The direct approach has been likened to preparing the instructions for constructing a building from its component parts. If the building is to be made of bricks, then a three-dimensional grid can be imagined, forming a three-dimensional honeycomb of cells. To decide whether a brick is or is not in a cell is, then, the way in which the amount of information is reduced to a number. Obviously it makes a big difference whether the cellular framework set up in one's imagination is coarse or fine, and one decision that has to be made is whether the framework is too coarsely designed to describe the building, or whether it is so fine as to include slight cracks in the bricks, which are not relevant. This is one of the weaknesses of an estimate of information, but in spite of it, quite interesting figures can be developed.
A bacterial cell is made of water and solid material. A bacterial spore has nearly all its water content missing, and yet it can become vegetative and develop into a bacterium. So it is reasonable, as Morowitz points out, to consider the information content in the dry part. The problem then is to choose the right atoms and put them in the right places. The instructions for doing so, in binary form, are the information content. We give below a modification of Morowitz' method, which is very direct but not as rigorous as his.
To determine which atom of the 60 kinds present (all atoms are not found in living cells) should be chosen would appear to take nearly six bits. In fact, however, the elements are far from evenly distributed, so that the average number of binary choices to identify an atom is 1.5. We next need to know the number of atoms. If the average atomic weight is taken as six, the average atomic mass is 6x1.67x10-24 gm, and for a dry weight of 6x10-13 gm this means there are 6x1010 atoms to locate. Now the question of the fineness of the cellular structure has to be decided. If it is set at 2x10-10 cm, the vibrational amplitude of a nucleus, and we remember that the average spacing of atoms is about 2 A and we choose a cube of 8 A3 as the region of uncertainty for an atom, the result would seem to fit with knowledge of the nature of atomic and molecular formations. This volume, in cm3, is 8x10-24, while that of vibrational amplitudes is 8x10-30. The number of cells in our mental honeycomb is then 8x10-24/8x10-30 or 106, an uncertainty which takes 20 binary choices. The total per atom is then 21.5, and since the total number of atoms is 6x1010 the total information content is then 1.3x1012 or, in round numbers, 1012 bits.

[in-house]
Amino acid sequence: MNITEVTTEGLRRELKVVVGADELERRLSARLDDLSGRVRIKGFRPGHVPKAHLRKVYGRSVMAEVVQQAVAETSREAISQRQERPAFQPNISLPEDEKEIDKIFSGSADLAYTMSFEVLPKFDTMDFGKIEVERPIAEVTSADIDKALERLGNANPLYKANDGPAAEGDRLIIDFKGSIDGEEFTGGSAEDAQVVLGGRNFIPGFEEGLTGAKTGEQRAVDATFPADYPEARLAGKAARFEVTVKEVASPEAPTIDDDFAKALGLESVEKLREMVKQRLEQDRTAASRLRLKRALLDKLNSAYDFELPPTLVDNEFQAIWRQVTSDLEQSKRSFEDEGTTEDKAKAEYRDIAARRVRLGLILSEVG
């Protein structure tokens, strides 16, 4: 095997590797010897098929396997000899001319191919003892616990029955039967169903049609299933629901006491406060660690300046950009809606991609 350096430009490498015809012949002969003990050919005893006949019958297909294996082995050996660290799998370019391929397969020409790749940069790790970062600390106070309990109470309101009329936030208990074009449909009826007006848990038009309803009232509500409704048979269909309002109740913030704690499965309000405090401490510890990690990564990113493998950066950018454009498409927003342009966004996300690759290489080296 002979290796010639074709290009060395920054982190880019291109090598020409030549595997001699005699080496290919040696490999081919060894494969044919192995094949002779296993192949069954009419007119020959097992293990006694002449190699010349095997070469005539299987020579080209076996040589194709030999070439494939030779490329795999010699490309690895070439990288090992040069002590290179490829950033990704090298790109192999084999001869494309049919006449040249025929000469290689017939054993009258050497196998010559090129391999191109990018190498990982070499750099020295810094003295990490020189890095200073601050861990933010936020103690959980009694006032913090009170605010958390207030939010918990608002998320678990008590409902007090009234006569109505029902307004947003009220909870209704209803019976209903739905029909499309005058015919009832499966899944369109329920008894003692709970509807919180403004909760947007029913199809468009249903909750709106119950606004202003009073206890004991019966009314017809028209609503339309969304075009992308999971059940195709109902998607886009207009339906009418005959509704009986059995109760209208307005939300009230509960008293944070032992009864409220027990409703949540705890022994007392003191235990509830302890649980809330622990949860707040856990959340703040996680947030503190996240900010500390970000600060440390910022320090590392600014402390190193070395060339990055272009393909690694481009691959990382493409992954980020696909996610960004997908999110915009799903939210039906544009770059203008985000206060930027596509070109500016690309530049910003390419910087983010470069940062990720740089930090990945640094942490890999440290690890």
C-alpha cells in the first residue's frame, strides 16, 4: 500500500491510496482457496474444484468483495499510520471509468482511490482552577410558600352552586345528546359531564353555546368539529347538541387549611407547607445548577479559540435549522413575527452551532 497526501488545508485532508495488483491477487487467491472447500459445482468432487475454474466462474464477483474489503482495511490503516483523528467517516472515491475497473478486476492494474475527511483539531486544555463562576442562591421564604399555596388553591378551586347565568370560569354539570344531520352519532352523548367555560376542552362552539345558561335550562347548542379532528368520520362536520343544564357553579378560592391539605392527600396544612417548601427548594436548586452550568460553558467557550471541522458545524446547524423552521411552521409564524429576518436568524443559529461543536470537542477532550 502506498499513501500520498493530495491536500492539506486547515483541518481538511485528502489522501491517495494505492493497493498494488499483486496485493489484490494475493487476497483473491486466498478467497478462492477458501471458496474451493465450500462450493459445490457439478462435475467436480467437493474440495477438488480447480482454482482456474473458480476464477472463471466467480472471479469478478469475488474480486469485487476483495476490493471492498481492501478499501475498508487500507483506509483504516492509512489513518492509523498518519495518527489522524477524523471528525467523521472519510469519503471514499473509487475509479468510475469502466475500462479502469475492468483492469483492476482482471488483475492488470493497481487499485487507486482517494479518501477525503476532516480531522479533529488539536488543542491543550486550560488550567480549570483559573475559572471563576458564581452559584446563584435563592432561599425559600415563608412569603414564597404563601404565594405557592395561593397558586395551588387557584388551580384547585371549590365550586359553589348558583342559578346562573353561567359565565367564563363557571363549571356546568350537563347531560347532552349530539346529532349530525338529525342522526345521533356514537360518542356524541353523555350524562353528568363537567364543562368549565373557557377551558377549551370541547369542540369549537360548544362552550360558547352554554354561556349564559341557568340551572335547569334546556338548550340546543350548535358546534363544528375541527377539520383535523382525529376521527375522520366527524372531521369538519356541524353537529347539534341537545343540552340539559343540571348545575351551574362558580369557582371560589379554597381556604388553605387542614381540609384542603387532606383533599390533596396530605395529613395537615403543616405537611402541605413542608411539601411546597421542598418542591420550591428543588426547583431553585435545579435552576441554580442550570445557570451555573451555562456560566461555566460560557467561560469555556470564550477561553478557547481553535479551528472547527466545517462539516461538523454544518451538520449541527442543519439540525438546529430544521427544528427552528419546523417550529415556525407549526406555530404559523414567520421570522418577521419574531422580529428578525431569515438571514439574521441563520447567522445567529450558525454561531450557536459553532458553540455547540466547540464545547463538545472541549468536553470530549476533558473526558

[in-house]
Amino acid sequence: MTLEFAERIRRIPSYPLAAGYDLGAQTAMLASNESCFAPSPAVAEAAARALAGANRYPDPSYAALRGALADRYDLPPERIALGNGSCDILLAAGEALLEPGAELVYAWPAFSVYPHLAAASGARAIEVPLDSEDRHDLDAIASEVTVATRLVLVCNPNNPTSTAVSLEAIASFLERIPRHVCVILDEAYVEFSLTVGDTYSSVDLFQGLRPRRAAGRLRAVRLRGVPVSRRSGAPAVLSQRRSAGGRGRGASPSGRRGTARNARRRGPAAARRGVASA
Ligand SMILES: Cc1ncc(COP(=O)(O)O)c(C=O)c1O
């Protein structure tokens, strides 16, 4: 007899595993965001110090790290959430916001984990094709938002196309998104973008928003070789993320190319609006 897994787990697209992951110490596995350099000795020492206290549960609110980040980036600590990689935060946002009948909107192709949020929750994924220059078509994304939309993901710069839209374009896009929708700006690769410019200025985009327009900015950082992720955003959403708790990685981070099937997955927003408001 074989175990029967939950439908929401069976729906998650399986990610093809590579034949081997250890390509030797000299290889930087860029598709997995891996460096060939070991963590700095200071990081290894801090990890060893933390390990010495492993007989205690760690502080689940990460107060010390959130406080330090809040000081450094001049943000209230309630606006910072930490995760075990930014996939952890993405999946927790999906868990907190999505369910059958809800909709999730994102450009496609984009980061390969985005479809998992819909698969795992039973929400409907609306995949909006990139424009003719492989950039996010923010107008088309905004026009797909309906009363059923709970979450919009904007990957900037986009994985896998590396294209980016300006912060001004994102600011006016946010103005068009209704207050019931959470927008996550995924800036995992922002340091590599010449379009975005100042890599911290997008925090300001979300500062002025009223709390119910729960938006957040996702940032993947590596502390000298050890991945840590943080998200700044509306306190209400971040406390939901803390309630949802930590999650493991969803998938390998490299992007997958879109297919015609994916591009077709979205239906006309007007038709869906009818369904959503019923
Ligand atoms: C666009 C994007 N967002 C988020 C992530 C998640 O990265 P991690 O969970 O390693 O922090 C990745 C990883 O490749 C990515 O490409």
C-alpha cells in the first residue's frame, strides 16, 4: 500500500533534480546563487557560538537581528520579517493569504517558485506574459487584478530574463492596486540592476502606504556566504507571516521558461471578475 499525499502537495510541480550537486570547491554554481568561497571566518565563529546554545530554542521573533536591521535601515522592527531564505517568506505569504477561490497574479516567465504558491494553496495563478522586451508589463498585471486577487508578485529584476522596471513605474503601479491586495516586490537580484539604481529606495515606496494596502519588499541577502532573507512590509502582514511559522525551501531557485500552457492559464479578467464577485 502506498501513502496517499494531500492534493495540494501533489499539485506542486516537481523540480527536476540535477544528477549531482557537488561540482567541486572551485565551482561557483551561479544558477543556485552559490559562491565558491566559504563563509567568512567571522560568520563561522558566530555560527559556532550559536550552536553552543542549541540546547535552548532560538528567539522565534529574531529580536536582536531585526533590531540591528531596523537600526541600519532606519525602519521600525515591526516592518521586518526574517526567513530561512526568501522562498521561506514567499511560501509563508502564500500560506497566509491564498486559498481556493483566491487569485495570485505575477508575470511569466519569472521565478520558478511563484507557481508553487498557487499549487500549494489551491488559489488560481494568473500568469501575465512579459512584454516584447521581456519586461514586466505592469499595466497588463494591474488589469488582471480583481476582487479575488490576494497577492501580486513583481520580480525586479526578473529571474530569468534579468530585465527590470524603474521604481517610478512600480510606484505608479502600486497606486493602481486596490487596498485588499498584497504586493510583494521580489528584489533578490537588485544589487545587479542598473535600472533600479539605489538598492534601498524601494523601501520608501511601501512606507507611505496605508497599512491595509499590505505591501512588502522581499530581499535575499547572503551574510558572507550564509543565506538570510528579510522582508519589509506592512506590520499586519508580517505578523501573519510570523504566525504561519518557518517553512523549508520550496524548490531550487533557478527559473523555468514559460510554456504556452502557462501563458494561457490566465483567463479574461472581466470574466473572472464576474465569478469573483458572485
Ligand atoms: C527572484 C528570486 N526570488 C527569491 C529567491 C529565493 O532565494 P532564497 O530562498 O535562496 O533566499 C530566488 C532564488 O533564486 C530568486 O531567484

Linschitz gave the figure 9.3x10-12 cal/deg or 9.3x10-12x4.2 joules/deg for the entropy of a bacterial cell. Using the relation H = S/(k In 2), we find that the information content is

Morowitz' deduction from the work of Bayne-Jones and Rhees gives the lower value of 5.6x1011 bits, which is still in the neighborhood of 1012 bits. Thus two quite different approaches give rather concordant figures.
It must be pointed out that both methods tend to give high values. If the entropy calculated from the caloric values of the nutrient process is actually very wasteful, then the amount of entropy used to estimate information is lower. In the second approach, it is quite possible that many of the actual locations of atoms are not critical to life. Indeed, Holter has shown that a centrifuged amoeba that has actually developed stratification of its components can still live.
Even with these reservations, the value of 1012 bits is very high. Morowitz has pointed out that the random concatenation of a bacterium from its component atoms is very unlikely indeed. Those who wish to speculate on the origin of life can speculate about these values and see what impact they have on their prejudices.